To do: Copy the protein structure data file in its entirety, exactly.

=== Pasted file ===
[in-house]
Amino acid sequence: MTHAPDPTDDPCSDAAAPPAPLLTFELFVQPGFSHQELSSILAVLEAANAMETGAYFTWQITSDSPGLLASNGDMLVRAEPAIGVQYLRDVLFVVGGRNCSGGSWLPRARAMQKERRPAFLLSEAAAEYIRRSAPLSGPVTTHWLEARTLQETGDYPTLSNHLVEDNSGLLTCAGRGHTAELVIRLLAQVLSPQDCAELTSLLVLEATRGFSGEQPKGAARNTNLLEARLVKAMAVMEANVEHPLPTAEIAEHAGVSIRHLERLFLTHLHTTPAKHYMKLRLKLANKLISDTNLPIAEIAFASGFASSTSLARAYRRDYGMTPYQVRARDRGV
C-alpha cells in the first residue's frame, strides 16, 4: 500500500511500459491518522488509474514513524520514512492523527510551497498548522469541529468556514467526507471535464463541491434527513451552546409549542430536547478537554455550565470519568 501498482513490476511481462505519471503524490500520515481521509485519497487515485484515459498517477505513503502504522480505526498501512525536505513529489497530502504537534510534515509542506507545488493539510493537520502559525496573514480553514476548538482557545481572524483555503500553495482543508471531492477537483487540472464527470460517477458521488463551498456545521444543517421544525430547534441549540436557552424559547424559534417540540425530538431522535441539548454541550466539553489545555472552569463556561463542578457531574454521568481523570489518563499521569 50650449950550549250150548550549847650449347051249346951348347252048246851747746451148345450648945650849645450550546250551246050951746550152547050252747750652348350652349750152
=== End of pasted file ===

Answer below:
[in-house]
Amino acid sequence: MTHAPDPTDDPCSDAAAPPAPLLTFELFVQPGFSHQELSSILAVLEAANAMETGAYFTWQITSDSPGLLASNGDMLVRAEPAIGVQYLRDVLFVVGGRNCSGGSWLPRARAMQKERRPAFLLSEAAAEYIRRSAPLSGPVTTHWLEARTLQETGDYPTLSNHLVEDNSGLLTCAGRGHTAELVIRLLAQVLSPQDCAELTSLLVLEATRGFSGEQPKGAARNTNLLEARLVKAMAVMEANVEHPLPTAEIAEHAGVSIRHLERLFLTHLHTTPAKHYMKLRLKLANKLISDTNLPIAEIAFASGFASSTSLARAYRRDYGMTPYQVRARDRGV
C-alpha cells in the first residue's frame, strides 16, 4: 500500500511500459491518522488509474514513524520514512492523527510551497498548522469541529468556514467526507471535464463541491434527513451552546409549542430536547478537554455550565470519568 501498482513490476511481462505519471503524490500520515481521509485519497487515485484515459498517477505513503502504522480505526498501512525536505513529489497530502504537534510534515509542506507545488493539510493537520502559525496573514480553514476548538482557545481572524483555503500553495482543508471531492477537483487540472464527470460517477458521488463551498456545521444543517421544525430547534441549540436557552424559547424559534417540540425530538431522535441539548454541550466539553489545555472552569463556561463542578457531574454521568481523570489518563499521569 50650449950550549250150548550549847650449347051249346951348347252048246851747746451148345450648945650849645450550546250551246050951746550152547050252747750652348350652349750152